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The anti-pop element in rock 'n' roll began in the late '60s with groups like Emerson, Lake and Palmer and Henry Cow and continued right through the '90s with the likes of Nick Cave and Nine Inch Nails. All were compelled to make rock more noisy and intricate rather than catchy or sensual. The results have been mixed at best — far too many albums that appeal to true believers but feel distant, even alienating, to everyone else.
But there have always been grand exceptions like Sonic Youth, who began abrasive but discovered their own way to go pop and still be themselves. With enough effort, they forged hooks, melodies, even beauty in their own idiom. Following a similar path, two bands coming from very different directions have recently put out their most appealing records, without losing their cerebral side.
The New York trio Battles consists of guitarist and keyboardist Ian Williams, bassist and guitarist Dave Konopka, and drummer John Stanier. It's a sort of super-group, though only Stanier's previous band, Helmet, had a national profile. Battles originally featured vocalist and multi-instrumentalist Ty Braxton, but his return to solo projects has been good for the group, because its second album, Gloss Drop, is far less cluttered and fussy than its debut. The first single, "Ice Cream," is almost friendly, in a bristly way.
Gloss Drop includes several guest vocalists, but they're afterthoughts, textures among the textures, and not the bearers of messages or stories. But even without catchphrases, you quickly come to recognize every track on the album when you hear it again — and you want to replay it. Although Battles' members are full of current ideas, they offer one of the oldest fascinations of rock 'n' roll: You don't quite know what it is, but you like it.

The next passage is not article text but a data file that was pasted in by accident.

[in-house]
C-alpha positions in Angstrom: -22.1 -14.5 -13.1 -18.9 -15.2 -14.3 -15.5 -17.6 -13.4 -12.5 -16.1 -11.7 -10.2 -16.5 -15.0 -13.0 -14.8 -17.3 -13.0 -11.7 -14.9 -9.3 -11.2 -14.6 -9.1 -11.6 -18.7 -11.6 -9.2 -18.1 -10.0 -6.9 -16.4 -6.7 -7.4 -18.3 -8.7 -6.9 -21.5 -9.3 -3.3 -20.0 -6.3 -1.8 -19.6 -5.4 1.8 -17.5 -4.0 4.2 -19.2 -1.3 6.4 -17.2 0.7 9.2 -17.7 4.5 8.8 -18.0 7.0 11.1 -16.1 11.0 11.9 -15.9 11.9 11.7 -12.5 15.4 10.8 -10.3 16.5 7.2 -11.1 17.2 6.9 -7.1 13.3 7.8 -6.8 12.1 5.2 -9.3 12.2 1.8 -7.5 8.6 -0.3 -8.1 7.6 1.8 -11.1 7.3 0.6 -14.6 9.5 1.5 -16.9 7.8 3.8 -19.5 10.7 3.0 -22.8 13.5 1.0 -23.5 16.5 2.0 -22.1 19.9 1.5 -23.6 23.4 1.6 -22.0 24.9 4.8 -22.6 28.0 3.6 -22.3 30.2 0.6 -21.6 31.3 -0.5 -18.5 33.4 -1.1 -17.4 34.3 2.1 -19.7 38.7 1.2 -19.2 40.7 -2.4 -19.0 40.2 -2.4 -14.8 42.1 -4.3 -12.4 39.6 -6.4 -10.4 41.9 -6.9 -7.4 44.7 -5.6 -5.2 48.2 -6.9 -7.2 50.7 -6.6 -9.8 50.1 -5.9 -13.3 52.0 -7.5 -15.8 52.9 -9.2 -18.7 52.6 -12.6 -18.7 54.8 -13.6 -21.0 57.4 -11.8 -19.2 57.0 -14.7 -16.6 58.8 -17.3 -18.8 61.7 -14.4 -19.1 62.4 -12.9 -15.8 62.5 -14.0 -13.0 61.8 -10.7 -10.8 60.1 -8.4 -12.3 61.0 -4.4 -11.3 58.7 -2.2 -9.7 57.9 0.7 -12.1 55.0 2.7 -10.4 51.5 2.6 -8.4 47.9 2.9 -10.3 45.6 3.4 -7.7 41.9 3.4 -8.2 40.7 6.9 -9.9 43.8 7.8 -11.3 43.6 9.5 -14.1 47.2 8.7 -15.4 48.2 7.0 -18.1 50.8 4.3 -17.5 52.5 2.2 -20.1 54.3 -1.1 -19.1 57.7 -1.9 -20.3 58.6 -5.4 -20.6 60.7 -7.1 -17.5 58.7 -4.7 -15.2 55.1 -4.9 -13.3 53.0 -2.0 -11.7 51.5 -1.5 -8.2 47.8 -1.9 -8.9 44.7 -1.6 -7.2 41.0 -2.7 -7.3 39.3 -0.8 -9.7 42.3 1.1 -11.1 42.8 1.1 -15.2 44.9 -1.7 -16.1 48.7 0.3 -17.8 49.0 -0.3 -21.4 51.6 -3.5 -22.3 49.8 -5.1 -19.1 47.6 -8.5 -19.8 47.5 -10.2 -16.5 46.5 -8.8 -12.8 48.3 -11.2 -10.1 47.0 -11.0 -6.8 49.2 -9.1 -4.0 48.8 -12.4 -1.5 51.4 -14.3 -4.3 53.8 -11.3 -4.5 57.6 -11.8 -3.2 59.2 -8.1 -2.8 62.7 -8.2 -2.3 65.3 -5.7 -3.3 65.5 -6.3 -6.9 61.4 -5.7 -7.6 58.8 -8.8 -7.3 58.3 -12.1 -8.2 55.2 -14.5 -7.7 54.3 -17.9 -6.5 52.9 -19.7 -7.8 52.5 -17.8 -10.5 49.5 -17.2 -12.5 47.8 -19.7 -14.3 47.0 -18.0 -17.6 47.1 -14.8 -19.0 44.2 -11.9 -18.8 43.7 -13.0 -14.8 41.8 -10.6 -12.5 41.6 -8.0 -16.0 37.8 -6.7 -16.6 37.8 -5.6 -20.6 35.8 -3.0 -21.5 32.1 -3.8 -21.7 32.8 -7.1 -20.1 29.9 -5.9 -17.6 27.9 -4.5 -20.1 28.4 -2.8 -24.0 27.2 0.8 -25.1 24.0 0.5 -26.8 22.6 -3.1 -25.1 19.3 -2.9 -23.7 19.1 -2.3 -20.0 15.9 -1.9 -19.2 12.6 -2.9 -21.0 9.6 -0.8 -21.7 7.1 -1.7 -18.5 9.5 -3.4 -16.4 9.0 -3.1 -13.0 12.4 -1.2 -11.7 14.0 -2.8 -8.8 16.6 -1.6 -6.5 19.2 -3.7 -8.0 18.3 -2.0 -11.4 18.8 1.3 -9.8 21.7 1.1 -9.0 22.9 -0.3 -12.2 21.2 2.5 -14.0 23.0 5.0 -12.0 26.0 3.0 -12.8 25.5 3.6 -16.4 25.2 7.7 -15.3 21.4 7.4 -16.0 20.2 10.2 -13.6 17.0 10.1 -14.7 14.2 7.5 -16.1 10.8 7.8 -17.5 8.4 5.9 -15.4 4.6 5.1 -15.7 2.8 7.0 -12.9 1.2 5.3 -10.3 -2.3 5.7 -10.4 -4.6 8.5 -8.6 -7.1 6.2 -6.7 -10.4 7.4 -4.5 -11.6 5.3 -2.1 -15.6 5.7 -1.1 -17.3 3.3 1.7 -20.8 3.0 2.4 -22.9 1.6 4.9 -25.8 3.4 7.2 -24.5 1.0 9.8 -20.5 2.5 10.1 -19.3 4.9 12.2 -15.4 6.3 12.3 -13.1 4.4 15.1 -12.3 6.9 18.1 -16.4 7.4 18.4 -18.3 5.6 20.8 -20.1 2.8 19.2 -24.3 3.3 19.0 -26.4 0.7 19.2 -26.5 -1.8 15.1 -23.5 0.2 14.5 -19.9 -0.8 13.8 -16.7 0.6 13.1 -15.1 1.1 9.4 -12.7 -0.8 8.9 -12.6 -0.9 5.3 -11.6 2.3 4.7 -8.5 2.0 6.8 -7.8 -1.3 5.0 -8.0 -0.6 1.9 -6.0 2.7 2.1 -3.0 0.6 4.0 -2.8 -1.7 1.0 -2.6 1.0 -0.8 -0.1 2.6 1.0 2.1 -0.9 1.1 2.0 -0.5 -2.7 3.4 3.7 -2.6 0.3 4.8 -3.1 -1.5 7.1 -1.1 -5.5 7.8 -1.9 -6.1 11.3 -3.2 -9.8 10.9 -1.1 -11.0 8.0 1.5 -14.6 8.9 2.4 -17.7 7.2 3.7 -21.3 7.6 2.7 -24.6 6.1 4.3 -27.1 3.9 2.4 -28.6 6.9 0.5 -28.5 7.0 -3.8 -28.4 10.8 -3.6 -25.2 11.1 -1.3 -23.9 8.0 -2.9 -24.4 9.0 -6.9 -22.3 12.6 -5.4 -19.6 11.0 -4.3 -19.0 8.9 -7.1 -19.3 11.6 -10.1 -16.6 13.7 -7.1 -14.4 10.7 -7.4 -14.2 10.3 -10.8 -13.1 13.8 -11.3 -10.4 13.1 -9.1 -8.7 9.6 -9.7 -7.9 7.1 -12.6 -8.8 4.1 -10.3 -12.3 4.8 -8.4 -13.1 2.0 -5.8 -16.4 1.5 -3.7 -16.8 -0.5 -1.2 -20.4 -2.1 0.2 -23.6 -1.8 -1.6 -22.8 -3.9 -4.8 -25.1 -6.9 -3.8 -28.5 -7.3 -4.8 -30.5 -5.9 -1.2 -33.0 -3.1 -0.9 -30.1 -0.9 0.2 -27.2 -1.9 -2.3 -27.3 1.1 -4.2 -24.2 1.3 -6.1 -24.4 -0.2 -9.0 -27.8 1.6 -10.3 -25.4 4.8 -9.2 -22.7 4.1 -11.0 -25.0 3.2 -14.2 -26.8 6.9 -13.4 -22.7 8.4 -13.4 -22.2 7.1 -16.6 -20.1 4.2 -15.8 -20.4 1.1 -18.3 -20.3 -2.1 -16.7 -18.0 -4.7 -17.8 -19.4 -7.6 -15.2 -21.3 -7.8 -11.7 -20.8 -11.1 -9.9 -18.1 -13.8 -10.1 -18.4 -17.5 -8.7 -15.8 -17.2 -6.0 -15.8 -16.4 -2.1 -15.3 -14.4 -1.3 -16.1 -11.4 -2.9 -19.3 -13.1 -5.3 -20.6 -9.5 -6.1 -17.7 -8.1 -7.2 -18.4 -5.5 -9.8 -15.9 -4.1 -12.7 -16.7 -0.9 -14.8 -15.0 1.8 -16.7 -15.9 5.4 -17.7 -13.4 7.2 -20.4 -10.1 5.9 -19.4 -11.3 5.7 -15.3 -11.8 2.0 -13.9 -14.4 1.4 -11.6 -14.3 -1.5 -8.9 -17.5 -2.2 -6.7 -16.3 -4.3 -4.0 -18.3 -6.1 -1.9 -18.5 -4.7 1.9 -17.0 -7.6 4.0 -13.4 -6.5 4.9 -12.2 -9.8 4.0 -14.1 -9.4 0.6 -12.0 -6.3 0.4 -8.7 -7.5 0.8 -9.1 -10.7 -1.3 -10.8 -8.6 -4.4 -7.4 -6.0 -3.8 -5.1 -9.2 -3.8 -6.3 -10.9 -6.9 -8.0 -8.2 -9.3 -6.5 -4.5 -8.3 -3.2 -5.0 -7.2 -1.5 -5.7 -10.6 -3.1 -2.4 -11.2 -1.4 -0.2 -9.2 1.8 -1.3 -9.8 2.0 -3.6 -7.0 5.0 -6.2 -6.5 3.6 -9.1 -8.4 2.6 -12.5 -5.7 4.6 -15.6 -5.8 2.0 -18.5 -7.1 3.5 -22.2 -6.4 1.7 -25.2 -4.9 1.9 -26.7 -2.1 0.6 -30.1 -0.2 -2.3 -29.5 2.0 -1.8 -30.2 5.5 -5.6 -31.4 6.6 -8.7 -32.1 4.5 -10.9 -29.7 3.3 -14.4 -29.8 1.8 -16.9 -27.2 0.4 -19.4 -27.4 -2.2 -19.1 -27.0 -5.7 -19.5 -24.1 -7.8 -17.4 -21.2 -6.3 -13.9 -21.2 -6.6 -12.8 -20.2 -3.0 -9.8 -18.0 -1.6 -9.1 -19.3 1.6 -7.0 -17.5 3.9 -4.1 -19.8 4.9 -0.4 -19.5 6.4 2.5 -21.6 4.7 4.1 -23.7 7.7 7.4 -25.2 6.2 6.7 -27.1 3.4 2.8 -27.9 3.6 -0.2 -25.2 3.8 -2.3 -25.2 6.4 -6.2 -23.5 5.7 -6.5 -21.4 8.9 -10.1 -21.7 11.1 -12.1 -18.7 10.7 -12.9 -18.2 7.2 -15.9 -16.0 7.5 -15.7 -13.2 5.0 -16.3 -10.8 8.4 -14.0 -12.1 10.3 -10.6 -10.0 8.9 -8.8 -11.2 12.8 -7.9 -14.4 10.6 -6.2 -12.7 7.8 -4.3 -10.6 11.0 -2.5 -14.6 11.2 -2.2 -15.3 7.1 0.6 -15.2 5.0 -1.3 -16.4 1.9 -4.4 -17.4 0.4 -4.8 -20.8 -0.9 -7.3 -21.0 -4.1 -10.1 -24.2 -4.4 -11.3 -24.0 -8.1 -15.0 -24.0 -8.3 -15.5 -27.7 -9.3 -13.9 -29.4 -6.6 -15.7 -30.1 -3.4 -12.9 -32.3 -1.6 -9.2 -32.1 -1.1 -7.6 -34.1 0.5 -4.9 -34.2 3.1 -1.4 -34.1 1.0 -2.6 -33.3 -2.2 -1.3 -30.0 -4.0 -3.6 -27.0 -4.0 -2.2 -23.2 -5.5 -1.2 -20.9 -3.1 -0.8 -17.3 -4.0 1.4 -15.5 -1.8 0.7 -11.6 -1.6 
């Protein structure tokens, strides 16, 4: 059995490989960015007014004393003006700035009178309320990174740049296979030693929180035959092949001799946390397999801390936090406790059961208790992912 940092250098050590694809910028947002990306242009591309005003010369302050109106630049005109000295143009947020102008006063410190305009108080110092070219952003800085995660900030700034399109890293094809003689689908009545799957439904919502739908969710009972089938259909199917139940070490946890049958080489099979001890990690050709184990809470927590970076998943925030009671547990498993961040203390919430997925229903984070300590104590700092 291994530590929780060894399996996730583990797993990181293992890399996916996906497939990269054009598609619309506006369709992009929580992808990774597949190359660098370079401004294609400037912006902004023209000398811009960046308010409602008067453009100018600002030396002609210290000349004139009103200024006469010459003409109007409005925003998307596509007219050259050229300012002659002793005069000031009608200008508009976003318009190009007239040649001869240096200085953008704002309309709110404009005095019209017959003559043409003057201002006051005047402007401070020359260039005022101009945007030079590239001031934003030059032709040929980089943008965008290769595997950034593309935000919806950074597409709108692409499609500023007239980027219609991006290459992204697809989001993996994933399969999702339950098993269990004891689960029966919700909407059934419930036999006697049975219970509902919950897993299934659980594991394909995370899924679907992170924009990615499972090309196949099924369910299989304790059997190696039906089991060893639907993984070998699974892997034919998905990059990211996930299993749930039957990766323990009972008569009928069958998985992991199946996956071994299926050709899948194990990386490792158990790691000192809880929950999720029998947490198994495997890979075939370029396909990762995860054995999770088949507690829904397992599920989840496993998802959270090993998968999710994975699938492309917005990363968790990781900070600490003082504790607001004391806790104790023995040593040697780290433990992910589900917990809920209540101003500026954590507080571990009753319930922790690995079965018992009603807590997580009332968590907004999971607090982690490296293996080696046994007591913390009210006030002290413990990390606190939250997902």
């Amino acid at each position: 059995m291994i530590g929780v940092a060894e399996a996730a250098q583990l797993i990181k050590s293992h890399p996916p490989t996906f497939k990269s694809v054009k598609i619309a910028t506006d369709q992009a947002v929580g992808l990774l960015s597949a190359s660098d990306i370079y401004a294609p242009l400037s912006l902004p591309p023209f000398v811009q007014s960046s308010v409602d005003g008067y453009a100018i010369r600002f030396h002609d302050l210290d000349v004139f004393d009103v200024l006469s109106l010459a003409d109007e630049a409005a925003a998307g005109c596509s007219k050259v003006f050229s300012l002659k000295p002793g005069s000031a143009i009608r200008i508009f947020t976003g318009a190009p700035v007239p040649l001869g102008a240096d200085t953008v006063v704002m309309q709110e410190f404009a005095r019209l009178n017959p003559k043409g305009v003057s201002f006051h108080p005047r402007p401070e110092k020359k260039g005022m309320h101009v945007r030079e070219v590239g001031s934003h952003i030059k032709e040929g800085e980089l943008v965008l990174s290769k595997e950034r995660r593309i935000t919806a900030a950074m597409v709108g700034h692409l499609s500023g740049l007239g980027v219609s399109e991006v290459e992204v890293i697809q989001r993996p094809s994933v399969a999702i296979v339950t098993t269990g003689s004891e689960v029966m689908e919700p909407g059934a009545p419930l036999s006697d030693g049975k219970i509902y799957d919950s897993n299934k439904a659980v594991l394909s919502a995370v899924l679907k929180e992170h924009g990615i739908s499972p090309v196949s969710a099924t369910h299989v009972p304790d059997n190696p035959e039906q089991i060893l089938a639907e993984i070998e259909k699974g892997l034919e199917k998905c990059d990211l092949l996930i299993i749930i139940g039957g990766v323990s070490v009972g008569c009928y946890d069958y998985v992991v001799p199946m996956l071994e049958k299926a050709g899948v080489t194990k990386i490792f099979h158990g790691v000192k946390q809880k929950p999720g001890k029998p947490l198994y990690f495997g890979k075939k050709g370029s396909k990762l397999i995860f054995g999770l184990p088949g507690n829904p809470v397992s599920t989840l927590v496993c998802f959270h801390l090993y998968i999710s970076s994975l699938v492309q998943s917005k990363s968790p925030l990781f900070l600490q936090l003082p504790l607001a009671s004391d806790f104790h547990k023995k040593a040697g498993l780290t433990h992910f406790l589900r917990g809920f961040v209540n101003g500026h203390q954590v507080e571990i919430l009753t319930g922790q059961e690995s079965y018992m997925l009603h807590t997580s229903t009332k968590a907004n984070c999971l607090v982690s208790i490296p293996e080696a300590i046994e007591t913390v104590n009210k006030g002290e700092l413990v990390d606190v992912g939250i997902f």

Chicago's experimental rock band Cheer-Accident has been around for 30 years and releasing albums for 20, with many changes in personnel and styles. But the key constant is founding member Thymme Jones, who is a keyboardist, a singer and, most important, a drummer. From the start, Cheer-Accident had the advantages of commitment to a firm rhythm attack — and, as the band name indicates, a slightly eye-rolling sense of humor.
That didn't help much in the early years of abrasive sound as an end in itself, abrupt starts and stops, and rote Nirvana imitations. Cheer-Accident got better at cerebral elaborations and eventually turned out 22-minute workouts that were marvels of coherence but no more emotionally engaging than the previous squawks and blats. But all along, a current was rising in the band's material — harmonies, melodies, performed with increasing affection and skill. On the latest album, No Ifs, Ands or Dogs, Cheer-Accident can make an otherwise ominous line, "I'll be the one to drag you down," sound almost sweet.
Cheer-Accident includes lots of the group's characteristic puns and racket, including "Drug You Down," a kind of satire of the harmonies in "Drag You Down." However, No If, Ands or Dogs indulges in pleasure more than any previous album by the group. I'd hoped "Cynical Girl" might be a cover of the Marshall Crenshaw tune. It's not, but it's still pretty.
Among the bands Cheer-Accident recalls, it's not as intellectually tight as Henry Cow nor as casually poetic as Soft Machine. But even if you don't know who those bands are, Cheer-Accident is worth deliberate investigation.